It is to be understood, however, that any of the association products described in the above U.S. Patents may be employed in the printing plates of the present invention.

The various additives and/or fillers described in the above noted patents, e.g., organic sulfonic acids, bichromates, polyhydric phenols, etc., may be incorporated in the photosensitizable material. It is to be understood, however, that their presence is not essential to the practice of the invention.

Planographic printing plate bases may be prepared by dissolving the association product in a suitable solvent, e.g., N,N-dimethylformamide and mixtures of cellosolve or ethanol and water, and applying the solution on a suitable supporting base by any conventional coating operation, e.g., dipping, rolling, etc. Suitable supporting bases include water-proofed paper, glass, metal (e.g., aluminum, steel, zinc, etc.) plates or foils, etc. The coatings may be sequentially applied with intermediate drying so as to produce an overall coating of any desired thickness.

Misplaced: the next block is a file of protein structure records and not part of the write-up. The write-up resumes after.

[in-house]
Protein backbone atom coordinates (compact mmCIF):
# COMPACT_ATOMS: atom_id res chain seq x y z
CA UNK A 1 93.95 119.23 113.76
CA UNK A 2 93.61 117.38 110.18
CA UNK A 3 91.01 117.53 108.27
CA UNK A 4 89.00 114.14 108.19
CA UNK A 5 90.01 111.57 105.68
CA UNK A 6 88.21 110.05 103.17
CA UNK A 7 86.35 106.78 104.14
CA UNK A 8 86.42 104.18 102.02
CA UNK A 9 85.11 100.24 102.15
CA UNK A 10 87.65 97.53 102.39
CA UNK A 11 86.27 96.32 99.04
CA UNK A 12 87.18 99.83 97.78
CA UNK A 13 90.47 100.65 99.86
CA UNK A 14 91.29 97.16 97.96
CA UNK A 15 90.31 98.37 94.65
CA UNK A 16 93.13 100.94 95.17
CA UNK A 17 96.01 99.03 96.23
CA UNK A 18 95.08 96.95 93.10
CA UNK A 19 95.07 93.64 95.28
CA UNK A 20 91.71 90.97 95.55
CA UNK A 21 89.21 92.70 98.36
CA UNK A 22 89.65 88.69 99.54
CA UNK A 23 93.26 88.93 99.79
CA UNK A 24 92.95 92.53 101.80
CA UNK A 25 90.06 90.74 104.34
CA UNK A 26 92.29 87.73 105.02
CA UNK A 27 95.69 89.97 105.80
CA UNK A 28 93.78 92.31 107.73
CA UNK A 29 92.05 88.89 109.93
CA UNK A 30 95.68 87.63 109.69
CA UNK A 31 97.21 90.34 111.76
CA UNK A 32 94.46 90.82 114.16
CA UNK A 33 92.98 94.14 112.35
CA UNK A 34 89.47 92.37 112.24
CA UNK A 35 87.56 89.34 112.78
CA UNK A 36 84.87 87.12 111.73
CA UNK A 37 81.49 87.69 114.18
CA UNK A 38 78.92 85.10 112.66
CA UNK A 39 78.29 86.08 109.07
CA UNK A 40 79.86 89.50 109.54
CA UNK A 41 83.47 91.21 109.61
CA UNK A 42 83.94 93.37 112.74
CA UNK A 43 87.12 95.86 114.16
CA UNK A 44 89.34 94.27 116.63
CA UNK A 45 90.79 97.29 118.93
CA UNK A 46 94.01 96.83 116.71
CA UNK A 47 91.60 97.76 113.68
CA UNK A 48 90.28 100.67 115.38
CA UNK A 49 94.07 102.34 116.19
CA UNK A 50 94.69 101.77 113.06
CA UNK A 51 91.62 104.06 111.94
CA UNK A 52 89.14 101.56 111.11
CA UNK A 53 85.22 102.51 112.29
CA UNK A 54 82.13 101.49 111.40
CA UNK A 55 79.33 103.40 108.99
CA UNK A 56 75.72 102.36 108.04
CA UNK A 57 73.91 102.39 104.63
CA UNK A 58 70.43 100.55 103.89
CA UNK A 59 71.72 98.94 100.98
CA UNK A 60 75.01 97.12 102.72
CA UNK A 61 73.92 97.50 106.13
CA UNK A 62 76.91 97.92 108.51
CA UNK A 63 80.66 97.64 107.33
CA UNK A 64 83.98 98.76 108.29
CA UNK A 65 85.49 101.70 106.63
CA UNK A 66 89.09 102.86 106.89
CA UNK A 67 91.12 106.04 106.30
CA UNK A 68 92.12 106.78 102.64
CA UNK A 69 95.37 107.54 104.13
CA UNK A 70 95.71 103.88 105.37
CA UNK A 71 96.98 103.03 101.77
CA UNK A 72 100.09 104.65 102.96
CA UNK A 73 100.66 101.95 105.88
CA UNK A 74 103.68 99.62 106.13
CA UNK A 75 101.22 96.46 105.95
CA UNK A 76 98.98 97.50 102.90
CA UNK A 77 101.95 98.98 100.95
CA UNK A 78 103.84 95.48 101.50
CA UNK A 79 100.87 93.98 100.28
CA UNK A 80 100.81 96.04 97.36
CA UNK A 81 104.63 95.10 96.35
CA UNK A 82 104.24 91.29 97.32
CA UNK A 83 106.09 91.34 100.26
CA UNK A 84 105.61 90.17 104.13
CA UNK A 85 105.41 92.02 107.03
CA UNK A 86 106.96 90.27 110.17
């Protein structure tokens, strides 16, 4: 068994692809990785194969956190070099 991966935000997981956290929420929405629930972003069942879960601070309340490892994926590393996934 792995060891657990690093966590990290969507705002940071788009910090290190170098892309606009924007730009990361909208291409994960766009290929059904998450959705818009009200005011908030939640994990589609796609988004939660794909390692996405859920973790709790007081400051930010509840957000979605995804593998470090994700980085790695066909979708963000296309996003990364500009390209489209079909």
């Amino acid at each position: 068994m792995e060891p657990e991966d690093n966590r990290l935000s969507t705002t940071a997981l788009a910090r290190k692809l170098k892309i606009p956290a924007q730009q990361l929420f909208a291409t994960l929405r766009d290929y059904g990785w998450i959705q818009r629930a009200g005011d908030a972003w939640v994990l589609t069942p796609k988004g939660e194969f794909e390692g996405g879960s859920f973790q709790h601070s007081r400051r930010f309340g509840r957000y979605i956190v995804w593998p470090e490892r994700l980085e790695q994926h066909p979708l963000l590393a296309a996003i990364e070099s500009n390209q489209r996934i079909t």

The resinous coating is then completely cured by heating at an elevated temperature, i.e., about C. for a time sufficient to completely insolubilize the coatmg.

As discussed above, this complete curing of the resinous coating avoids the problem of scumming" over extended usage of the printing plate. However, complete curing of the plates also results in extreme difficulties in photosensitizing the plates with diazo compounds. According to the present invention, these difficulties are overcome by coating the photosensitizable surface with a diazo resin and a diazonium salt in either a single or a sequential operation.

It is a feature of the invention that the diazo resin and diazonium salt can be applied separately and in the order stated. The advantages of the present invention can also be achieved by applying the diazo resin and diazonium salt from the same solution. However, if the diazo resin and diazonium salt are combined in a single solution, the solubilities of each in the single solution are mutually reduced.

The diazo resin and salt are suitably coated on the photosensitizable surface according to any of the well known coating methods, e.g., roller coating, blade coating, dipping, spraying etc.